In-house versus on-call trauma surgeon coverage: A systematic review and meta-analysis

Alexander C.J. De La Mar*, Robin D. Lokerman, Job F. Waalwijk, Yassine Ochen, Quirine M.J. Van Der Vliet, Falco Hietbrink, R. Marijn Houwert, Luke P.H. Leenen, Mark Van Heijl

*Corresponding author for this work

Research output: Contribution to journalReview articlepeer-review


BACKGROUND A rapid trauma response is essential to provide optimal care for severely injured patients. However, it is currently unclear if the presence of an in-house trauma surgeon affects this response during call and influences outcomes. This study compares in-hospital mortality and process-related outcomes of trauma patients treated by a 24/7 in-house versus an on-call trauma surgeon. METHODS PubMed/Medline, Embase, and CENTRAL databases were searched on the first of November 2020. All studies comparing patients treated by a 24/7 in-house versus an on-call trauma surgeon were considered eligible for inclusion. A meta-analysis of mortality rates including all severely injured patients (i.e., Injury Severity Score of ≥16) was performed. Random-effect models were used to pool mortality rates, reported as risk ratios. The main outcome measure was in-hospital mortality. Process-related outcomes were chosen as secondary outcome measures. RESULTS In total, 16 observational studies, combining 64,337 trauma patients, were included. The meta-analysis included 8 studies, comprising 7,490 severely injured patients. A significant reduction in mortality rate was found in patients treated in the 24/7 in-house trauma surgeon group compared with patients treated in the on-call trauma surgeon group (risk ratio, 0.86; 95% confidence interval, 0.78-0.95; p = 0.002; I2 = 0%). In 10 of 16 studies, at least 1 process-related outcome improved after the in-house trauma surgeon policy was implemented. CONCLUSION A 24/7 in-house trauma surgeon policy is associated with reduced mortality rates for severely injured patients treated at level I trauma centers. In addition, presence of an in-house trauma surgeon during call may improve process-related outcomes. This review recommends implementation of a 24/7 in-house attending trauma surgeon at level I trauma centers. However, the final decision on attendance policy might depend on center and region-specific conditions. LEVEL OF EVIDENCE Systematic review/meta-analysis, level III.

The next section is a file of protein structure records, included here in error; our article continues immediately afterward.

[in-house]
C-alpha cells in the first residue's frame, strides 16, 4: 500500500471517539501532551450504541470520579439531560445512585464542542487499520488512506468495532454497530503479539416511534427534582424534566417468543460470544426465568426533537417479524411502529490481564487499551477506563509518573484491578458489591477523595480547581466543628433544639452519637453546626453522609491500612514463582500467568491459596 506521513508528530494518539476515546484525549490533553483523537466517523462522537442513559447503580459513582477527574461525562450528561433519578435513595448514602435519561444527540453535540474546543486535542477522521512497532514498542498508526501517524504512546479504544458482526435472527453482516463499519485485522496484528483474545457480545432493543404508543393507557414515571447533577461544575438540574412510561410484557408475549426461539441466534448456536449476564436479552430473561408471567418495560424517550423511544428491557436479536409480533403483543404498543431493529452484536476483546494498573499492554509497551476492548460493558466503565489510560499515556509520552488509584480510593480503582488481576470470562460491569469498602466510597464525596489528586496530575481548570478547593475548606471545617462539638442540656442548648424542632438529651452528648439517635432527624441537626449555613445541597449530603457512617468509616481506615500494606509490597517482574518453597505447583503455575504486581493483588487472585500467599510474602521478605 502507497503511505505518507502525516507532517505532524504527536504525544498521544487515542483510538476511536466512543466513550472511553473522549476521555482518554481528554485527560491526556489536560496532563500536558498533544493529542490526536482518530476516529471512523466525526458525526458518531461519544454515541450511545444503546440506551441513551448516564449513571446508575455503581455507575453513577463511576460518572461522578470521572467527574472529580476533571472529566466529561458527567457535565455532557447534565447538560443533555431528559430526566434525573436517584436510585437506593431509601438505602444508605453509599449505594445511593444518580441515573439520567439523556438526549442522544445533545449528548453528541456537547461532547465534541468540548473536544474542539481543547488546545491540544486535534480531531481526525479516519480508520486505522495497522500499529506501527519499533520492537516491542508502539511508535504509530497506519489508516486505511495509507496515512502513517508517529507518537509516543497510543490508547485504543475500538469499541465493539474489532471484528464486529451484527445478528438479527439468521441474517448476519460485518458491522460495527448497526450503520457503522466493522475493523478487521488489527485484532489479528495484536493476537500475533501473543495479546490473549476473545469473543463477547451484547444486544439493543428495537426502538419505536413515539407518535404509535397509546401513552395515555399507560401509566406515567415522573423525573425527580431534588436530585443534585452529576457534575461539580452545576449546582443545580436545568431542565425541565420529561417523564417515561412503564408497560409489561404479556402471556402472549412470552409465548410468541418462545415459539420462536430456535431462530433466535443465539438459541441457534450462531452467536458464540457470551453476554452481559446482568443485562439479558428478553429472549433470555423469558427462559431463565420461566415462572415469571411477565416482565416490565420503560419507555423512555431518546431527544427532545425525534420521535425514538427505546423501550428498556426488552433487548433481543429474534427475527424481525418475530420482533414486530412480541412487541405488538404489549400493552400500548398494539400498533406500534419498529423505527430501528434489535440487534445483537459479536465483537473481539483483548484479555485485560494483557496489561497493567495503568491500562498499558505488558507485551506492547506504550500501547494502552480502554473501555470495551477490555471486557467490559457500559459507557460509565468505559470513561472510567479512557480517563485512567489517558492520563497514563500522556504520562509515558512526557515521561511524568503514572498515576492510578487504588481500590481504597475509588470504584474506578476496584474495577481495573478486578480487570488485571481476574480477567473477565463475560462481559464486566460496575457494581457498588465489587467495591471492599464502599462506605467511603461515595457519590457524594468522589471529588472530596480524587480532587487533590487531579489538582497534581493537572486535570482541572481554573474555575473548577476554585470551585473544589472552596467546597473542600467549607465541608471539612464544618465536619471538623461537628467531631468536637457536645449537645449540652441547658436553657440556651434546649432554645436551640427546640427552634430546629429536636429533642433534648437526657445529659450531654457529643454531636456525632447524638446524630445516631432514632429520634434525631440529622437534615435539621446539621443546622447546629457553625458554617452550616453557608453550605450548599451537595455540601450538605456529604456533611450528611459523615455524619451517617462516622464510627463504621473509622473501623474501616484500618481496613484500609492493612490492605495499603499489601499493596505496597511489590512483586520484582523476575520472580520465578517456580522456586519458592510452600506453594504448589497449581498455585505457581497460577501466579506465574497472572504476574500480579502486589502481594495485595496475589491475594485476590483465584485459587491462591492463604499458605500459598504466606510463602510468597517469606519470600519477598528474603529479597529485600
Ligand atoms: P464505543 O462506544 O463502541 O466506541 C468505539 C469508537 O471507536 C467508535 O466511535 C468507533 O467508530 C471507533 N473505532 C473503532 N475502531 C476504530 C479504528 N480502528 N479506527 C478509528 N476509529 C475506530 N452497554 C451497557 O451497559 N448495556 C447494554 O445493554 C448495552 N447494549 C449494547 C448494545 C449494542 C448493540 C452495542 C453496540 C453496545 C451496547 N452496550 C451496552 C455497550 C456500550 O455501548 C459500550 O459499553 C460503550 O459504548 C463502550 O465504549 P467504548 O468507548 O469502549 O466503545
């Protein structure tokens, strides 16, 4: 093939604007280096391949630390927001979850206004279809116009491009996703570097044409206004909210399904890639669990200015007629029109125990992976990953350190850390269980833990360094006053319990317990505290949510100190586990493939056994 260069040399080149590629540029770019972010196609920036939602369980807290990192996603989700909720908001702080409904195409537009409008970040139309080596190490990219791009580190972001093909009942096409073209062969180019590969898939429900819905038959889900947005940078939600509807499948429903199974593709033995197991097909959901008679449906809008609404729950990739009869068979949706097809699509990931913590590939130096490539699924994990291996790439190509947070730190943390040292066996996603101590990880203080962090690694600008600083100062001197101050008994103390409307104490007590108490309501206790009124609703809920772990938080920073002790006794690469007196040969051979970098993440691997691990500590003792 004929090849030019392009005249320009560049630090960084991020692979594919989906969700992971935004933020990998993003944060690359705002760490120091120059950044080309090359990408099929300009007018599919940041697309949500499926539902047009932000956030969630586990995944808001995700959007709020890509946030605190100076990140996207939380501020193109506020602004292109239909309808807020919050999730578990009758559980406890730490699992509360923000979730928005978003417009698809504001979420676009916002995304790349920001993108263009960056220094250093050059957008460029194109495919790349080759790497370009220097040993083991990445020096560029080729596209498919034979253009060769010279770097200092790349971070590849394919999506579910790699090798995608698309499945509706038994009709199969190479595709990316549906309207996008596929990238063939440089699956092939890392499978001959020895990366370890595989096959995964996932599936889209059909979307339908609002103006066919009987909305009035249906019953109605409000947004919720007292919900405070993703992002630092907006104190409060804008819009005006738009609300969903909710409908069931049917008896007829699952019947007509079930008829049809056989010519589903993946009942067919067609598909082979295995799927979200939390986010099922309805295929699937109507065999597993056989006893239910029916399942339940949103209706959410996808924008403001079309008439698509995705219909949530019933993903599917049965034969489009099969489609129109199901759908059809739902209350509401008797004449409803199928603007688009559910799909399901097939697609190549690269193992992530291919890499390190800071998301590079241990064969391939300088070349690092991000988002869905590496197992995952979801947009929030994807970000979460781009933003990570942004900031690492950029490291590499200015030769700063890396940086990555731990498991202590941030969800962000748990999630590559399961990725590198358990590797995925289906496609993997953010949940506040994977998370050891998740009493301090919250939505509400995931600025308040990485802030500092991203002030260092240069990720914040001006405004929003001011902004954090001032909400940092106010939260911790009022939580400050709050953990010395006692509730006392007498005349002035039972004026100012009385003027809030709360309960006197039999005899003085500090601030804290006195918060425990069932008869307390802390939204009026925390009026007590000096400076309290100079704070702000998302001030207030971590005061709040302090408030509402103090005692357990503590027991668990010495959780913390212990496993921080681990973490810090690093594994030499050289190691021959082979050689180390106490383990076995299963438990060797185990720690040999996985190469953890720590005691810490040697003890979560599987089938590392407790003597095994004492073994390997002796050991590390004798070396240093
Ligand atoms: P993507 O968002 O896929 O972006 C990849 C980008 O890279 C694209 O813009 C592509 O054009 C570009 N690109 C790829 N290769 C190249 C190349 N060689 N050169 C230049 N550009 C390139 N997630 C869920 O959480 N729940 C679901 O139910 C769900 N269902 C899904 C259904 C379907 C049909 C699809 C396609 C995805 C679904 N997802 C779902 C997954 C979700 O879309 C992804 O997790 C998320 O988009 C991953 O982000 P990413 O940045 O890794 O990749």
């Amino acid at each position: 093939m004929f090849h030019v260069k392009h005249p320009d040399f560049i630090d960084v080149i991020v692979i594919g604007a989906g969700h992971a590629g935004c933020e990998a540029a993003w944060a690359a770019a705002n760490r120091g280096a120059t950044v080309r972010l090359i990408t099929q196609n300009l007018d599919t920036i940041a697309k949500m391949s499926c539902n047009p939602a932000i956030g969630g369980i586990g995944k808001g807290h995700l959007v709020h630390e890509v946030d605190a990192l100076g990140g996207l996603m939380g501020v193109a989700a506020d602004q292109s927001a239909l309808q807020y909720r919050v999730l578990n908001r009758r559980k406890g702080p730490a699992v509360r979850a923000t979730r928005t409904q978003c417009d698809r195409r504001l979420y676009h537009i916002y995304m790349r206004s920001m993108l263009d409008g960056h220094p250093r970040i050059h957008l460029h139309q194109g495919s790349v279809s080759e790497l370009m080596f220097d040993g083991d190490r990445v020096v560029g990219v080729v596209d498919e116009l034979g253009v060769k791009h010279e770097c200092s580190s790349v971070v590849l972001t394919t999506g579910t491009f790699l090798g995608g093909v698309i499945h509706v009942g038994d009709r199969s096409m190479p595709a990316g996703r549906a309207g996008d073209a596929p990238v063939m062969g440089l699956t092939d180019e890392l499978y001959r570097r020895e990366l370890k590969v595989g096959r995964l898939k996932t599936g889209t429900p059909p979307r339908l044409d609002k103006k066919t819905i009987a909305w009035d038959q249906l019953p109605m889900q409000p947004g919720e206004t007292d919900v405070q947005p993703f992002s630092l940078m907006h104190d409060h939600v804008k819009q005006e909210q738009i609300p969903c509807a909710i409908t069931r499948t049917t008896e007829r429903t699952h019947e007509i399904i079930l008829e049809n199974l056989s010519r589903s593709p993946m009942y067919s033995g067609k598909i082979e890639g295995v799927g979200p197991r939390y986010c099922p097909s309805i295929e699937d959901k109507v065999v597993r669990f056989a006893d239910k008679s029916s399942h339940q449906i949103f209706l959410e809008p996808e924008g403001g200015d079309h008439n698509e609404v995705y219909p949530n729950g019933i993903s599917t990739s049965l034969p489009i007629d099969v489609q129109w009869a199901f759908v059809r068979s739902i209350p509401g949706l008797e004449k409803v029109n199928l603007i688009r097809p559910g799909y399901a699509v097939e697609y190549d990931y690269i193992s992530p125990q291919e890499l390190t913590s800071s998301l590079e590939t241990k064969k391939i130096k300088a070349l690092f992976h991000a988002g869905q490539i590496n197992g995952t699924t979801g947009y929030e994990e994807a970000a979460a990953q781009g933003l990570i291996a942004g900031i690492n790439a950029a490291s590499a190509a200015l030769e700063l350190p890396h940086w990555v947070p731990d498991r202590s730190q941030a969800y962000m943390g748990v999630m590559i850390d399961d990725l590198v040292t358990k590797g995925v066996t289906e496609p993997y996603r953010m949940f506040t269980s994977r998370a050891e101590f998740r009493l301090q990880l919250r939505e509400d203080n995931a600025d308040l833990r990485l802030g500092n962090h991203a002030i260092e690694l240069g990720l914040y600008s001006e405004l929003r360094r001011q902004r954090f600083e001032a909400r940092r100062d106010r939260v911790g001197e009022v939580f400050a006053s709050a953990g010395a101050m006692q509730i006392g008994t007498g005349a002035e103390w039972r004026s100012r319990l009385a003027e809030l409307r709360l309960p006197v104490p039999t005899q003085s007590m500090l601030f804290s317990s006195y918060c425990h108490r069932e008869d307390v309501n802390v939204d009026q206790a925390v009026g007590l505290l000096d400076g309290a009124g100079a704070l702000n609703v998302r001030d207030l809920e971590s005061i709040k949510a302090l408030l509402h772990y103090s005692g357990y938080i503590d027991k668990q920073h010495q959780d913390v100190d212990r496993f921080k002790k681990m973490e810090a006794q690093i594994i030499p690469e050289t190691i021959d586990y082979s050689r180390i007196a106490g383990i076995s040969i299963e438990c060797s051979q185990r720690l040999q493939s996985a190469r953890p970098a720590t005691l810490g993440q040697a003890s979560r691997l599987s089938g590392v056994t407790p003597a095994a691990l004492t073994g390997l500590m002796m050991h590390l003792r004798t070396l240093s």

Original languageEnglish
Pages (from-to)435-444
Number of pages10
JournalJournal of Trauma and Acute Care Surgery
Issue number2
Publication statusPublished - 2021


  • Attendance
  • Injury
  • Level I
  • Trauma center
  • Trauma surgeon


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